Time to rein in short-sellers

PHOTO: Time to rein in short-sellers

SINGAPORE - The time has surely come to deal with the foreign short-sellers who have been wreaking havoc on the local stock market.

The latest attack came last week and sent the market into a spin, yet the basis of the seller's claims against a locally listed firm did not appear to stand up to much scrutiny.

Short-sellers sell borrowed stocks in the belief that the share price will fall, resulting in a handy profit if their bets prove correct.

But the means some of them use to try to herd other investors into making those bets pay off leave much to be desired.

One worry is that if the problem is allowed to fester, it may embolden them to take on our banks and blue-chips if a financial crisis were to erupt. That would have calamitous consequences.

Take the United States short-seller Glaucus that ambushed Fujian vegetable seller China Minzhong last Monday with a report claiming that the company fabricated sales and payments and overstated its capital expenditure.

It made no secret that it had "shorted" China Minzhong and stood to make a significant gain if the firm's share price fell.

Even the language it used in its report was designed to spread panic, declaring China Minzhong to be "worthless" and predicting that trading of its stock would be halted.

Given the media hype over Glaucus' success in bringing down Hong Kong-listed China Metals Recycling, it is difficult to blame investors for getting caught up in a wave of fear.

They fell for the Glaucus ploy, and in a panic, sent China Minzhong stock crashing by a staggering 48 per cent. But the fact is that Glaucus has a chequered record. US-listed China real estate website play SouFun Holdings, which it attacked in April, has since doubled in price.

True, there are US activist hedge funds that claim to play a vigilante role in the market by uncovering fraud in misbehaving publicly listed firms by taking up "short" positions against them and then publishing damning reports to drive the share price down.

Since they are people who purportedly put their money where their mouth is, this is supposed to give credence to their allegations.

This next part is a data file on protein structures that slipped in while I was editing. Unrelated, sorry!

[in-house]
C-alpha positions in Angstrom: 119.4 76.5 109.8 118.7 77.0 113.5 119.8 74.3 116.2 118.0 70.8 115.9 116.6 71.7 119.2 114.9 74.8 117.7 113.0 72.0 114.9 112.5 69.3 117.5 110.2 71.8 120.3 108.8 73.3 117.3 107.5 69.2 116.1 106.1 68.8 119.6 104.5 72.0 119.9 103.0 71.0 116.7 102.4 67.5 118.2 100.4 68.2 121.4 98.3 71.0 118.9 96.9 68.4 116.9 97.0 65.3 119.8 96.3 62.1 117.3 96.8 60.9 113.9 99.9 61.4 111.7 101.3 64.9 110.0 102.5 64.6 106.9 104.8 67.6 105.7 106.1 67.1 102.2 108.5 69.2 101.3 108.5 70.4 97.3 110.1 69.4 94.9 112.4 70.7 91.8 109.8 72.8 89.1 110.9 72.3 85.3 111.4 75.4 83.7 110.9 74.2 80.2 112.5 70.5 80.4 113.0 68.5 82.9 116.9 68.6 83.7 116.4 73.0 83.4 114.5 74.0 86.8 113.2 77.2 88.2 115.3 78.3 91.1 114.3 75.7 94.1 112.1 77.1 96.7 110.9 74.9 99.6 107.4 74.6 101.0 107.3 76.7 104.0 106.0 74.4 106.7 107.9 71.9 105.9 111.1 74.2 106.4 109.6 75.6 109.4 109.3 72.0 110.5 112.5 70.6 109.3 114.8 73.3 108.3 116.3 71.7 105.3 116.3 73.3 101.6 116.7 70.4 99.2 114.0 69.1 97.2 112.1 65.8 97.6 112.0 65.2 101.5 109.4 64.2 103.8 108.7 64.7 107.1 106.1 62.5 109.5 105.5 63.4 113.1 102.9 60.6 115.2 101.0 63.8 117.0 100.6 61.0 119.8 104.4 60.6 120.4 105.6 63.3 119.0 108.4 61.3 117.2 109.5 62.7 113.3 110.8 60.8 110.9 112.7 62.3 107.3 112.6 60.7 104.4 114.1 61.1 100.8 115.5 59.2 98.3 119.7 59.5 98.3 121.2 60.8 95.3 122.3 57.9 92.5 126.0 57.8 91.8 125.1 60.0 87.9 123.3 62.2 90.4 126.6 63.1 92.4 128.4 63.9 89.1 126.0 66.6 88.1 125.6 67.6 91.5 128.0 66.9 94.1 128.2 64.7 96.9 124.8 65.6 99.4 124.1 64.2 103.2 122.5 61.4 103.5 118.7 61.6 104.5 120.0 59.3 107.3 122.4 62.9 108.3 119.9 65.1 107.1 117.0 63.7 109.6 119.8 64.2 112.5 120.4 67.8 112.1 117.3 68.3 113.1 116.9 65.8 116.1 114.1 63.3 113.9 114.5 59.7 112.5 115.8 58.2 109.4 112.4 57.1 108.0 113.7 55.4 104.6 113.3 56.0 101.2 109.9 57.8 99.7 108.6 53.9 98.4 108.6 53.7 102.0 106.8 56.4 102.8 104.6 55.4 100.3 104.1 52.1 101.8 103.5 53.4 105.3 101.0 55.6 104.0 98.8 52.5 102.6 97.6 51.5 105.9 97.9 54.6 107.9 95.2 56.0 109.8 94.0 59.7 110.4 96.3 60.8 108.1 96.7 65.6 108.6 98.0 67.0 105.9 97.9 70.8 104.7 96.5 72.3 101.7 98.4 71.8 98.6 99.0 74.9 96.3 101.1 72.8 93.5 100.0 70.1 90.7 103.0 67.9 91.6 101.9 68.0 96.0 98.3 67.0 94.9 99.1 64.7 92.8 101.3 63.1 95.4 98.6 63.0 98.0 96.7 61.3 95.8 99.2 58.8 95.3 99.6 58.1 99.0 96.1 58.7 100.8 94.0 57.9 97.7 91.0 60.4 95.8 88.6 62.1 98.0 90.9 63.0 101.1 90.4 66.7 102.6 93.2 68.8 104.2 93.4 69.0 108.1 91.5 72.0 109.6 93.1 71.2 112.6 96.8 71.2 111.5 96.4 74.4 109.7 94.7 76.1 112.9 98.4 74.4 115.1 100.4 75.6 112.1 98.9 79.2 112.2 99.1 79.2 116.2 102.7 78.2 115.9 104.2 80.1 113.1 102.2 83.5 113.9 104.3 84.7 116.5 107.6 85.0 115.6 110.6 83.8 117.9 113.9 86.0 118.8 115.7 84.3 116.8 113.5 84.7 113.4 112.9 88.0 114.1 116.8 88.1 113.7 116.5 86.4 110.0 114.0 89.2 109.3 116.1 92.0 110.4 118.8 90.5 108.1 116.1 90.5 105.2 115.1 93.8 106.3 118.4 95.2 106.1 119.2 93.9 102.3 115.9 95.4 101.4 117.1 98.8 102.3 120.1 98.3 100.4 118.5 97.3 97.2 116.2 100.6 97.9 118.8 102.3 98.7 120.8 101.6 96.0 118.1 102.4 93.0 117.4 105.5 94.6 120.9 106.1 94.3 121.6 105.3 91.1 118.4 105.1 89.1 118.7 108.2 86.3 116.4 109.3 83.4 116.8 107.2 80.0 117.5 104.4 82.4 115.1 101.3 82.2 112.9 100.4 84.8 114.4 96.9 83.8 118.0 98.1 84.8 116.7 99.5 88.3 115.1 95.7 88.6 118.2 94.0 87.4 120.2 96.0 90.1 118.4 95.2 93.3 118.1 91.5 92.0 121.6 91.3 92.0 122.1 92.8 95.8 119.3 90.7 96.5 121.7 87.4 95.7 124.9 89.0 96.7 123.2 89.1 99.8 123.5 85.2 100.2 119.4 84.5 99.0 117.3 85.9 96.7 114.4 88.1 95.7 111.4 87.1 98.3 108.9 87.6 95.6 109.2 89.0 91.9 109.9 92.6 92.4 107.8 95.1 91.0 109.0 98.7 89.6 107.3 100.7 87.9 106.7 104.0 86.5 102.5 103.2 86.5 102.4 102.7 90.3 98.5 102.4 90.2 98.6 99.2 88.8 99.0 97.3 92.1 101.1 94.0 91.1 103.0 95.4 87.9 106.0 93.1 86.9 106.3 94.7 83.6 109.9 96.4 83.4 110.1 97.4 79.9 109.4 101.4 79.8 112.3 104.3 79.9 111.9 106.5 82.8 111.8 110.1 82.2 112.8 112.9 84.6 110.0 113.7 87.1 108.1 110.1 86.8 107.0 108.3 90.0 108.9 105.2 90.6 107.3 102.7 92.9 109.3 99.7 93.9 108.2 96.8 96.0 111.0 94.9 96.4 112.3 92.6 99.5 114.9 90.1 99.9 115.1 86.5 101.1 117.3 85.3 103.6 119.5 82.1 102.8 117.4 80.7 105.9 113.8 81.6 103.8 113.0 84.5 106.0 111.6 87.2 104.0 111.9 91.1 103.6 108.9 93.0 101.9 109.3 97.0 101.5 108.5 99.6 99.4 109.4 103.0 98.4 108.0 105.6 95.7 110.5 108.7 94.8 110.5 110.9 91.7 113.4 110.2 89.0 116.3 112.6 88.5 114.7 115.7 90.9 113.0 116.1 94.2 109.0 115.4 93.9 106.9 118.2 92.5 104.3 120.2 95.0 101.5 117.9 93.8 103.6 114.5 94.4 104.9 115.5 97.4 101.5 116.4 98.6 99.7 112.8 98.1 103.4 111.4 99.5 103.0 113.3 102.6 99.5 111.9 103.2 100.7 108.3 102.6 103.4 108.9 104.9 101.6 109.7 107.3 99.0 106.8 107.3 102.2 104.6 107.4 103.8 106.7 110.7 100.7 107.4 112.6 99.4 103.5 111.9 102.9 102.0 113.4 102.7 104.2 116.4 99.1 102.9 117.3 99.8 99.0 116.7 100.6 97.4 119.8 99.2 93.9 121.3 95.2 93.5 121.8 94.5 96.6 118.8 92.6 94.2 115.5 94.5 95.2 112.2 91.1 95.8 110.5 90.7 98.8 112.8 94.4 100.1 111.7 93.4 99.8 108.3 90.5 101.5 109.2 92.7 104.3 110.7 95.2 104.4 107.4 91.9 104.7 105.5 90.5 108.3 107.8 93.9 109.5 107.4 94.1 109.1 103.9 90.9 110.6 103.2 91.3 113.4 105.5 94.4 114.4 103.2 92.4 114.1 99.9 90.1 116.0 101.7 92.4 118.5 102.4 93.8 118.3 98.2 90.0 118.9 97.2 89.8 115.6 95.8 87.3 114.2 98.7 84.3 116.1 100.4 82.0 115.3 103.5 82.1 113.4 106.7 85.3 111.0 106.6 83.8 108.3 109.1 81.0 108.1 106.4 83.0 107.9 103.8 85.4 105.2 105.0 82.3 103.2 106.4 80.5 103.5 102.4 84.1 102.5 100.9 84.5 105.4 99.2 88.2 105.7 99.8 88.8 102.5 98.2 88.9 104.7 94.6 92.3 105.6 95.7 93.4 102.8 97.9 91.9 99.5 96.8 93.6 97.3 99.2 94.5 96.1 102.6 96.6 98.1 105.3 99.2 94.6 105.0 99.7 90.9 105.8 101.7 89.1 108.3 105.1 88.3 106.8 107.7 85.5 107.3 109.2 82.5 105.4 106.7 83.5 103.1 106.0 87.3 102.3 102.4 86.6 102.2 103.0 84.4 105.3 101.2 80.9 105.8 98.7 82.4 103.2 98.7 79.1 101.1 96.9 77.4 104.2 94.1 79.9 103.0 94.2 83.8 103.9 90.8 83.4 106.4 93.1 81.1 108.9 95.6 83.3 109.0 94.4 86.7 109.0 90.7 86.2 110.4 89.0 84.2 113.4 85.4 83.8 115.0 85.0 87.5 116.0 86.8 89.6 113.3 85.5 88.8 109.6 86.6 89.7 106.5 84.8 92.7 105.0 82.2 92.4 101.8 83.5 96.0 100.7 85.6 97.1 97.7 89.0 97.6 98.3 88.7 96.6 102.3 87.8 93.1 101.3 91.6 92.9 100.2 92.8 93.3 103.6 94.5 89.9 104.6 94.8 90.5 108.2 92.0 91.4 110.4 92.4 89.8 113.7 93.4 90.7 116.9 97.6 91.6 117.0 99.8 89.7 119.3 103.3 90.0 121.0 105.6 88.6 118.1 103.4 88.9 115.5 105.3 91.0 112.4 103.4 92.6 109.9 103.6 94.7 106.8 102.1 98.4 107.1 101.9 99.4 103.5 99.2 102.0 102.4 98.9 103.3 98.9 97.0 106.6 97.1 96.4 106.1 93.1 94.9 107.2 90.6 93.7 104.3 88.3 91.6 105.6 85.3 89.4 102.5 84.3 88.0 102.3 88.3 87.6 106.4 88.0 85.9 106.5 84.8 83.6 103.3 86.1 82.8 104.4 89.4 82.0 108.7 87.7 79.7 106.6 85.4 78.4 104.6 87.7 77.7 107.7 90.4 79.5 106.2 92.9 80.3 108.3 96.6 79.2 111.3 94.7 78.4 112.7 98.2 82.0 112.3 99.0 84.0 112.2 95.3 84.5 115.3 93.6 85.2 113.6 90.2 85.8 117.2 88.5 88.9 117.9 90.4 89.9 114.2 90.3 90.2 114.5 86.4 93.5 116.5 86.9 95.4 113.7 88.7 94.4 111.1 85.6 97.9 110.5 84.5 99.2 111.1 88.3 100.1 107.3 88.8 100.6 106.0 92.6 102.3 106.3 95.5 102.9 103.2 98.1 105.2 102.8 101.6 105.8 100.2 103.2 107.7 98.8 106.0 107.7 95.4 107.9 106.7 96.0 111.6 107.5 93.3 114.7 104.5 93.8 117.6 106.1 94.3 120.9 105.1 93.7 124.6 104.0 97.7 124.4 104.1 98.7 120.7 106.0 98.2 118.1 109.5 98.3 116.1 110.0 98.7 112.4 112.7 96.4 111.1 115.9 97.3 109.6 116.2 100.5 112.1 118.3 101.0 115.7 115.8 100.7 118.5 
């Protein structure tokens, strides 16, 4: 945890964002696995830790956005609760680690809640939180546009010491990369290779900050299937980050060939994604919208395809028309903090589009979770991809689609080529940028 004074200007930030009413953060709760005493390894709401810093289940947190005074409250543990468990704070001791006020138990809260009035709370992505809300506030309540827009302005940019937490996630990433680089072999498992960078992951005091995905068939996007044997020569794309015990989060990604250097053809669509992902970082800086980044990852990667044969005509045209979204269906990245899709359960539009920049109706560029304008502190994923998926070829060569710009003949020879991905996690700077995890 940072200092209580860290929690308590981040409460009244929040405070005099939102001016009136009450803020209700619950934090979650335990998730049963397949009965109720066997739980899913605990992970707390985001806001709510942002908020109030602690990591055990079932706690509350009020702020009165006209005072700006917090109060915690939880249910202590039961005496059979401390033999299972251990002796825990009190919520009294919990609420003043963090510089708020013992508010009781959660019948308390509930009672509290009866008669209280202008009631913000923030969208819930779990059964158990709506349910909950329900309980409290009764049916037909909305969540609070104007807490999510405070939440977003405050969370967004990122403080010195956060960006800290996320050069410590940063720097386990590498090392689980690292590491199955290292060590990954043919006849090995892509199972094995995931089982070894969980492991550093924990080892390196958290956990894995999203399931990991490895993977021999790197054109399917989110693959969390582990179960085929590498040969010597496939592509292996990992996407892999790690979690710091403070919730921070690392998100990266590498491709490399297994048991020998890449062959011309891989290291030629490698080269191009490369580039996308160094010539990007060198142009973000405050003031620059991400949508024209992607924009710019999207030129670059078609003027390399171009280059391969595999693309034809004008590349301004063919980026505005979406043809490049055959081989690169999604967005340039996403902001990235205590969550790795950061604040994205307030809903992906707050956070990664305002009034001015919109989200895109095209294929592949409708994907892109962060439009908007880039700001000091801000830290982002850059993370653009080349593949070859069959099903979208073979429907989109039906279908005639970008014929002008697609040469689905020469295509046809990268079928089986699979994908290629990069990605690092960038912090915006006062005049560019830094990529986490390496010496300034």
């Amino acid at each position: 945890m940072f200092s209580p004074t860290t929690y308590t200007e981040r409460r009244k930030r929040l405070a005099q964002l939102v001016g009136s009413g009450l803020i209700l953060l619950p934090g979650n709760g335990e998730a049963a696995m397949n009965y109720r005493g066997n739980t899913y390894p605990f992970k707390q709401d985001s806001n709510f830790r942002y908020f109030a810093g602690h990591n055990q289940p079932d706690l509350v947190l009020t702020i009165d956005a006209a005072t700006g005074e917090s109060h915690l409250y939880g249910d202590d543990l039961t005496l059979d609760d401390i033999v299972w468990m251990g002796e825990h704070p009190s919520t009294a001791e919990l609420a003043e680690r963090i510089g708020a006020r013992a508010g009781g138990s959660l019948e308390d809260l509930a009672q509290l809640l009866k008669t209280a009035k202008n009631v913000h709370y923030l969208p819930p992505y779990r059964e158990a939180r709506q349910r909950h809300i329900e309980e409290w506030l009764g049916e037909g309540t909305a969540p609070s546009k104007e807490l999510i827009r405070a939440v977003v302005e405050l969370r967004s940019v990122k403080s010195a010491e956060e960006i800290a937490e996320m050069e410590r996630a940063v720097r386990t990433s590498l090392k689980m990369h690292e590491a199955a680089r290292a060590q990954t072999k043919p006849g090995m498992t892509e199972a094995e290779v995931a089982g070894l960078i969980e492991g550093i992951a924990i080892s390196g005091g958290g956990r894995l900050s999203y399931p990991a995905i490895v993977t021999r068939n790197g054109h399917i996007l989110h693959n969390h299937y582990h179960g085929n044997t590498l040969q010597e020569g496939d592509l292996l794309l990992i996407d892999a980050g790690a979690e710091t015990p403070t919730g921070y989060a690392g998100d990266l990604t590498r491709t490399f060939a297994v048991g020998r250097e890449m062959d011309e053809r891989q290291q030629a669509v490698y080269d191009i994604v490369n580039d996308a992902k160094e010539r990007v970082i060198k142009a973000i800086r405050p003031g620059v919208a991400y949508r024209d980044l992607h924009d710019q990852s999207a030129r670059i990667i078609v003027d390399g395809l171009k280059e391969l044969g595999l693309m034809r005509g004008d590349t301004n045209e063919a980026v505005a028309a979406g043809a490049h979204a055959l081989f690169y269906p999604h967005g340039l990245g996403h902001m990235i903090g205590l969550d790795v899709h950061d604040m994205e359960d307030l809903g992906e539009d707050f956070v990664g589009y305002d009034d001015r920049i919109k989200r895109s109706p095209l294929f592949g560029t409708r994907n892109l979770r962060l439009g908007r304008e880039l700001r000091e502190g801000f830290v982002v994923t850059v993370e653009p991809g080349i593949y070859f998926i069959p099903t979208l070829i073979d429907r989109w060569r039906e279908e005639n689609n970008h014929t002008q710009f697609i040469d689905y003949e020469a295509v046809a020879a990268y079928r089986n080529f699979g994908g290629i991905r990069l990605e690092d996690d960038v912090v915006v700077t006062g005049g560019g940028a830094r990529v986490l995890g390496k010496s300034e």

But the fact remains that most of these operators are unregulated, unlicensed research outfits, unlike the professional stock analysts employed by banks and stockbroking outfits, who are subject to a host of tough rules imposed by the Monetary Authority of Singapore (MAS) and the Singapore Exchange.

And while the foreign short-sellers claim that they stand to lose money if their bets turn out to be wrong, it is the wider market that suffers the bigger damage in what some would label as corporate vandalism.

Just look at China Minzhong.

In just 90 minutes of trading, more than $300 million of its market value was wiped out, even before it had a chance to refute the Glaucus allegations.

Sure, a maligned company is entitled to take legal action t

o try to salvage its tattered reputation.

But that will just be a Pyrrhic victory, even if it wins the lawsuit.

This is because short-selling funds operate out of essentially shell companies with few assets worth seizing.

Even suing a foreign short-seller is easier said than done as few, if any, have offices in Singapore.

So if a listed firm commences legal action against them here, it would need the Singapore High Court's permission to serve papers in the country where they are based. Any enforcement is difficult, if not outright impossible, if the wrongdoers are based outside Singapore's jurisdiction.

It leaves anguished investors caught in the whiplash wondering whether justice will ever be served if a foreign short-seller were to wilfully manipulate a stock with flagrant disregard of our securities laws.

Recent instances of short-sellers involve US-based funds, so one question to raise is whether the US regulatory authorities can stand by while such outfits run amok, issuing scurrilous reports that can destroy perfectly good companies even before the veracity of their claims can be proved. Would a similar type of errant behaviour be tolerated in the US?

What the MAS has to do is to examine Glaucus' allegations carefully and determine if any securities laws have been broken - and ask for redress from its US counterpart, if this is indeed the case.

Now surely, the US Securities Exchange and Commission will want to see fair play both inside and outside its border. Can it allow any alleged travesty of justice outside US borders to sully its reputation if the MAS asks it for help?

On our part, efforts should be made to level the playing field.

For a start, let us make it mandatory for all short-sellers to disclose their positions. The current practice of asking them to volunteer the information simply does not wash.

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